Wednesday, December 14, 2011


CHARLESTON, W.Va. -- Despite several hours of debate, nearly 20 attempts to change the bill and unresolved criticism from environmentalists, new regulations for the West Virginia gas industry are on the edge of becoming law following legislative action Tuesday.

Gov. Earl Ray Tomblin's Marcellus shale bill -- the culmination of two years of legislative debate, industry lobbying and public outcry -- appears likely to pass the full Legislature today.
Tomblin's bill, with few changes, passed the Senate Tuesday 33-0.


The fact is that money is far more important than the truth; that’s why the gas lobbyists are spending millions in bribery money and advertising, relentlessly spewing there are no “documented” cases of groundwater contamination in more than 60 years of “fracking” (hydraulic fracturing) when in fact well over a thousand cases have been reported.

The term ‘fracking’ has caused confusion from the start. The gas industry defines fracking to a single moment of the underground fracturing, a part of the process that has never been investigated, which allows the obvious contamination from the whole fracking process to be denied. Very clever wording which disguises the truth.
The old way of drilling was not much different than drilling for water; not too deep and injecting thousands of gallons of water to tap reservoirs of gas within.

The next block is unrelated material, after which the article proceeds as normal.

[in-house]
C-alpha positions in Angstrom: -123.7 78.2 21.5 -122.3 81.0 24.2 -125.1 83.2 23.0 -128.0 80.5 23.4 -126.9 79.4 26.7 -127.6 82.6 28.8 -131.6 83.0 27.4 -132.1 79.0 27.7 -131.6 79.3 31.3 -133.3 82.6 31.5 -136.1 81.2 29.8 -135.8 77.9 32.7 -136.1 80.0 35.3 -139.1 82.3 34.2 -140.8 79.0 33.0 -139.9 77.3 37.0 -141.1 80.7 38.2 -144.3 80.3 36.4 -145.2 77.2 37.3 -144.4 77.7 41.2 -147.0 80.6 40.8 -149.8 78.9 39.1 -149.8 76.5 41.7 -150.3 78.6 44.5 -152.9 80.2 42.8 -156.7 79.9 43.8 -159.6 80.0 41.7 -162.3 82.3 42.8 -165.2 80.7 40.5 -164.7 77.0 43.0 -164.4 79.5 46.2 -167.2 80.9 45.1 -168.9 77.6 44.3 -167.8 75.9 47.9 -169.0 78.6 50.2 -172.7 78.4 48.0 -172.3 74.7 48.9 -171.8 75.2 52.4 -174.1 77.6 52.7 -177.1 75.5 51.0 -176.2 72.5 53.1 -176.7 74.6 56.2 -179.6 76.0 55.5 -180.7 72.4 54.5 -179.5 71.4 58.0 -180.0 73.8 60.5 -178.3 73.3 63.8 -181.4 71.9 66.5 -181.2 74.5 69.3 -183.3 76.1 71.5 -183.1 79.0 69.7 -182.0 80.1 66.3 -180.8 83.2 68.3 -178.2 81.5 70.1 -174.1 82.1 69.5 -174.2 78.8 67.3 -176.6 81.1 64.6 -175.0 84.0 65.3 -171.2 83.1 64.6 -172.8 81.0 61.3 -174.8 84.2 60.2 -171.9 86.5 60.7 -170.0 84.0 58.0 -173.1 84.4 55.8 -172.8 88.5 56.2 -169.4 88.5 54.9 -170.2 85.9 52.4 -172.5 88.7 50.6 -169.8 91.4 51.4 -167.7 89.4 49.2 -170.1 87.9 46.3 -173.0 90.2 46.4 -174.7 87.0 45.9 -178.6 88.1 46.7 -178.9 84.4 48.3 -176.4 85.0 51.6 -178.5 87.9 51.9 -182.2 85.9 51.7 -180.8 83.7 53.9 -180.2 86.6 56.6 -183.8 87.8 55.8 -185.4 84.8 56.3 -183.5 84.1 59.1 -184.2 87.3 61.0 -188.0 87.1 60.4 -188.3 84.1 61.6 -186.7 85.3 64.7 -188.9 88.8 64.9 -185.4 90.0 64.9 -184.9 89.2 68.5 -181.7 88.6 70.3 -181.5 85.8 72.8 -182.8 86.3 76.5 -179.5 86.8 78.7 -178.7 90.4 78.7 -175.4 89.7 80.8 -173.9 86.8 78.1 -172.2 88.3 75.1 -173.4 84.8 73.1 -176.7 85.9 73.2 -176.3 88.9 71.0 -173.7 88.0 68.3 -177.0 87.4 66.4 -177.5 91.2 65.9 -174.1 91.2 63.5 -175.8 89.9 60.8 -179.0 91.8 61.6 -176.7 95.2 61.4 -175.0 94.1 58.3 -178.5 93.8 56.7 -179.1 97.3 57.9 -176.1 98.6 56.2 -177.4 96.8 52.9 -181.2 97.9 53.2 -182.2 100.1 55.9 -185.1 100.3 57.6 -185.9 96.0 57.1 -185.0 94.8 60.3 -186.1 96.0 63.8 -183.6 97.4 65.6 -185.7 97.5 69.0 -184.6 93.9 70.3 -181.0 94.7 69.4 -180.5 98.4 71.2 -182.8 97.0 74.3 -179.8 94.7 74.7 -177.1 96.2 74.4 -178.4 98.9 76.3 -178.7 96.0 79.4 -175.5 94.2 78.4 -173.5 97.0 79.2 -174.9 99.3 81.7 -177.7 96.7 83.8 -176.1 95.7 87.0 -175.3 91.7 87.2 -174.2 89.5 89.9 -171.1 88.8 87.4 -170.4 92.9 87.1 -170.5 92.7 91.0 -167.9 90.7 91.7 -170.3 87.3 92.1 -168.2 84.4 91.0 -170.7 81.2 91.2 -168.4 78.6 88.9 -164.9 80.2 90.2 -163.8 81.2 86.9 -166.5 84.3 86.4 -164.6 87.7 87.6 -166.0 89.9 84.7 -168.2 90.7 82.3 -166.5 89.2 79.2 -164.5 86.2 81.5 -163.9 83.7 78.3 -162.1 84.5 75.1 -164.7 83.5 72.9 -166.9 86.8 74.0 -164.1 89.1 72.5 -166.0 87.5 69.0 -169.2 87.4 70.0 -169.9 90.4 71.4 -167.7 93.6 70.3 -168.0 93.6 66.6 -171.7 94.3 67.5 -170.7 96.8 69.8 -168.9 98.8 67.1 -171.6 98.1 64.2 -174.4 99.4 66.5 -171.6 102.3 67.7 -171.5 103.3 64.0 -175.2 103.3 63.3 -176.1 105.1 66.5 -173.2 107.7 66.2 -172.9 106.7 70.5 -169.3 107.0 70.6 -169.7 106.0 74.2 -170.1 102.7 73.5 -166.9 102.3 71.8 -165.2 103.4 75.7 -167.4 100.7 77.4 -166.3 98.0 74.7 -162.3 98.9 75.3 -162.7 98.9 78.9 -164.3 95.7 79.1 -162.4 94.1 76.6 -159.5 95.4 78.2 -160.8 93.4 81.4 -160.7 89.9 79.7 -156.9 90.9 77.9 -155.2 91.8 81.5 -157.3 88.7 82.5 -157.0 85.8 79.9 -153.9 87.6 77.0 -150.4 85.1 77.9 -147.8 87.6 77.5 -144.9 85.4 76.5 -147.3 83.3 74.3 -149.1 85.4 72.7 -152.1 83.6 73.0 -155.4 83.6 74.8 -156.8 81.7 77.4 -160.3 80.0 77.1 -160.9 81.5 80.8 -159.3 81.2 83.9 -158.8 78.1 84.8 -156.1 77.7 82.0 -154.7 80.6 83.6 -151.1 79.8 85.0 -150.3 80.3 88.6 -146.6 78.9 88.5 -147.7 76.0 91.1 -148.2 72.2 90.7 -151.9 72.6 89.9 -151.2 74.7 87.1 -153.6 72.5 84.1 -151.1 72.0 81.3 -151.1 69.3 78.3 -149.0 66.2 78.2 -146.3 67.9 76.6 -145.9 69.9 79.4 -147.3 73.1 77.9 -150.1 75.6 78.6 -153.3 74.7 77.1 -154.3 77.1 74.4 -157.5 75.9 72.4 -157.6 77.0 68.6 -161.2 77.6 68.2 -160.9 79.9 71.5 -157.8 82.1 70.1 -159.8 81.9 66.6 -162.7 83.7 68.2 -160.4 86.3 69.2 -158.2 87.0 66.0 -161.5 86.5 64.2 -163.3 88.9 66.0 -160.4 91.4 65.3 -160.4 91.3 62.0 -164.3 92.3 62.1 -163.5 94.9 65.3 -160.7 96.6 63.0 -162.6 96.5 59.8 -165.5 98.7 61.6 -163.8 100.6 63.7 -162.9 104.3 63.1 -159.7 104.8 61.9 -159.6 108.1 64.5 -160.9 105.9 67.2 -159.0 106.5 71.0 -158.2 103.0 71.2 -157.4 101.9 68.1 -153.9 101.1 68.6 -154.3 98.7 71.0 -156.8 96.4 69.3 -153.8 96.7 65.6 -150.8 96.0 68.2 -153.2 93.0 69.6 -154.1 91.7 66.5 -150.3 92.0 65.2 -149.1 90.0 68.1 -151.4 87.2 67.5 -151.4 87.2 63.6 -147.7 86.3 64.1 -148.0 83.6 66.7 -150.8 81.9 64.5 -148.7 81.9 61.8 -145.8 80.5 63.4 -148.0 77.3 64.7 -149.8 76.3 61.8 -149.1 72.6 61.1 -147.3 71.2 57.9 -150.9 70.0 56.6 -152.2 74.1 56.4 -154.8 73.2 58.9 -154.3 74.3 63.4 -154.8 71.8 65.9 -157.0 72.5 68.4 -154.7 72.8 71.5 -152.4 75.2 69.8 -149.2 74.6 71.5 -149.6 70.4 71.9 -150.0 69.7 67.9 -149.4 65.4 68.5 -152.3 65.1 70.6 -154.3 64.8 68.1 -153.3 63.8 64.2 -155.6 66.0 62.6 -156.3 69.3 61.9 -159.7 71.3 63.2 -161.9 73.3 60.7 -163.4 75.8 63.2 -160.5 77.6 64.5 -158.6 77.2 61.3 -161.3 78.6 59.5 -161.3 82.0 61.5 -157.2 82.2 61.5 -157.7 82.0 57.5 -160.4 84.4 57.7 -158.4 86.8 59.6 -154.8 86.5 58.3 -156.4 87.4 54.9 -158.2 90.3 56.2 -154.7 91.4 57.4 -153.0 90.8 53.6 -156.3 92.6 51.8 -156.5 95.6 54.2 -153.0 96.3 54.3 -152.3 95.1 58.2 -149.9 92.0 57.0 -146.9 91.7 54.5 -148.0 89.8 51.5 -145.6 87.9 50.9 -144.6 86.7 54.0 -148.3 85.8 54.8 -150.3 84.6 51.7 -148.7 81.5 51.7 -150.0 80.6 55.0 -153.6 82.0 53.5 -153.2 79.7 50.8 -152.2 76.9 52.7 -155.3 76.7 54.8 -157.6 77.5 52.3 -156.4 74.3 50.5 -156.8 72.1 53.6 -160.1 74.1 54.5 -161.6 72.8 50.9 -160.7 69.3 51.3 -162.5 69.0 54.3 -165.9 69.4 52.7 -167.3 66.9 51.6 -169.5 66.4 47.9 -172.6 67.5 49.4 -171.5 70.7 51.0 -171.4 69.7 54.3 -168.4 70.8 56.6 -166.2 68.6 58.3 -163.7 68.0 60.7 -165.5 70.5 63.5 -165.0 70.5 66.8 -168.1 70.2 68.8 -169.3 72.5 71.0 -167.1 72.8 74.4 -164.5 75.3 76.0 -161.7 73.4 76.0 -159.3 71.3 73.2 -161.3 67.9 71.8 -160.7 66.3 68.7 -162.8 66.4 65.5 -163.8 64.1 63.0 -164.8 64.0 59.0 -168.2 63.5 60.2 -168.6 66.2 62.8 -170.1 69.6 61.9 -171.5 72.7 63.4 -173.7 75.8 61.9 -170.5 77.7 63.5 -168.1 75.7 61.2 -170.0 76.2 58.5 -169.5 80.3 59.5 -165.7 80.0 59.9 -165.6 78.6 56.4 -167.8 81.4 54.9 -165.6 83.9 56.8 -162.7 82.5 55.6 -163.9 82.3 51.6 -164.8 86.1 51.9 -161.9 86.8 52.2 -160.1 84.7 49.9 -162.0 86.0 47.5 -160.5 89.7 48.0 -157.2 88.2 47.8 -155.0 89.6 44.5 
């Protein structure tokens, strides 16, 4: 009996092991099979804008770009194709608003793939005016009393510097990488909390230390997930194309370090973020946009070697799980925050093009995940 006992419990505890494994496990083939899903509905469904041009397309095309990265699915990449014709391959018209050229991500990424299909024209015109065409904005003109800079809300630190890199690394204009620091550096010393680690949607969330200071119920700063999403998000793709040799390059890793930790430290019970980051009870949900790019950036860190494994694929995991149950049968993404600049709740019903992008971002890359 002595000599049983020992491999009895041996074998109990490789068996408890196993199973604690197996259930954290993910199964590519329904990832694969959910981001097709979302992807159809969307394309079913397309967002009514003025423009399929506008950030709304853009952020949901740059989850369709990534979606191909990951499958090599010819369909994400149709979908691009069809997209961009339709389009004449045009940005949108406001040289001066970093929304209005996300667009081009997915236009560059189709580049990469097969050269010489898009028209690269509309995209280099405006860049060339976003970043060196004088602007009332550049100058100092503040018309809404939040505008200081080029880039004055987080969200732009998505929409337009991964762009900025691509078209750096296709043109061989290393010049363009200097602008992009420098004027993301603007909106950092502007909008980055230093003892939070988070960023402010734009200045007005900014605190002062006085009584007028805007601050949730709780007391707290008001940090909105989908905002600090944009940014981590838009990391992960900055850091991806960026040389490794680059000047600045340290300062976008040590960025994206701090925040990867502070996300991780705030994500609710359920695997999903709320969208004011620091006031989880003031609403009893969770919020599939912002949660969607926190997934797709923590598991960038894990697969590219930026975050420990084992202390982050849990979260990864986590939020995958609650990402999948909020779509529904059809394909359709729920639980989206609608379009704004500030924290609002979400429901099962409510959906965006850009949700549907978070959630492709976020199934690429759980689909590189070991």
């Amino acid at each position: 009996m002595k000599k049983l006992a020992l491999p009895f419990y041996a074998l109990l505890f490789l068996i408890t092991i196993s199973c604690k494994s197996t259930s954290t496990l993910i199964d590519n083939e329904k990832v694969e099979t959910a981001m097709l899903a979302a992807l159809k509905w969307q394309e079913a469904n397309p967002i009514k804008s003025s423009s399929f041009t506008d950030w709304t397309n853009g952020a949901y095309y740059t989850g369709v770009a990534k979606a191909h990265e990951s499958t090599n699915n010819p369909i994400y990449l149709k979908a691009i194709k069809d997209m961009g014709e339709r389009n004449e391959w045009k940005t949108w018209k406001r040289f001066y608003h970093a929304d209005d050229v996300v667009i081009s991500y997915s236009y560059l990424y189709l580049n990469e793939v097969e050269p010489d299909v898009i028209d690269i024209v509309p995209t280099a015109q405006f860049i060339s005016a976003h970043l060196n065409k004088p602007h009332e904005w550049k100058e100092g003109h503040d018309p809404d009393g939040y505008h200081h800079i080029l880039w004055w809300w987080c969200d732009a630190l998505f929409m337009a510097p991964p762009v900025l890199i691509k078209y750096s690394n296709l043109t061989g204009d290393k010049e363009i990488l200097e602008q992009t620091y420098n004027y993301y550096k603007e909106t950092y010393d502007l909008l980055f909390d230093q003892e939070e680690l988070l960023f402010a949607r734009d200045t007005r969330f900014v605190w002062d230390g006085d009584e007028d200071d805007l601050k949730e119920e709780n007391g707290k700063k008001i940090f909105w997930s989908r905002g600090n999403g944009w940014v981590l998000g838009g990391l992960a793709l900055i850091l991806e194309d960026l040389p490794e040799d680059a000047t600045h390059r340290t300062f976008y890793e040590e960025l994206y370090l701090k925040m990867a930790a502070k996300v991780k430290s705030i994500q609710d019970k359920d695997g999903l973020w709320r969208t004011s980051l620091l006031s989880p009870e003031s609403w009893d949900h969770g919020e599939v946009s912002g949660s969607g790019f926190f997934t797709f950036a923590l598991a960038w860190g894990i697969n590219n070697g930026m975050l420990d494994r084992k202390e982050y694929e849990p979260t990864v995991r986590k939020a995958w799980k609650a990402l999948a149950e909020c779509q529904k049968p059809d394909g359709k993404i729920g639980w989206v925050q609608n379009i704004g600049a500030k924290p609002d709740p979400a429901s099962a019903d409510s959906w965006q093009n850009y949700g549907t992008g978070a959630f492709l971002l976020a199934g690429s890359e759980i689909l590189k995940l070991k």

This new method drills deep into the earth, fracturing the shale horizontally for miles to release the natural gas. There would not be any drilling into the Marcellus if not for the new horizontal drilling-hydraulic fracturing combo (“hydrofracking”).

You can’t get gas out of shale without it.

Hydrofracking intentionally chemically contaminates fresh drinking water, and the by-product of gas drilling is toxic.

In 2010, the U.S. Environmental Protection Agency estimated that 70 to 140 billion gallons of water are used to fracture 35,000 wells in the United States each year; 70,000 gas wells are planned in New York state with other states following suit.

This is consumptive use of fresh water, never to be returned to our drinking water supply.

Before the use of hydrofracking, we rarely heard of gas drilling accidents. Now in Pennsylvania in just a few years of hydrofracking, there are numerous reports of illegal dumping of wastewater, methane migration, improper casings, spills, accidents involving industry trucks that are so unsuited to WV's narrow, steep and windy roads, together with well blow-outs, compressor fires and explosions, chemical tank and pipeline explosions and "Fraccidents" are now rising in West Virginia.


We need to develop alternative, sustainable fuels which will create jobs, provide for our energy security and protect our environment. All forms of energy create risk; however, once introduced, the harm from hydrofracking cannot be undone.

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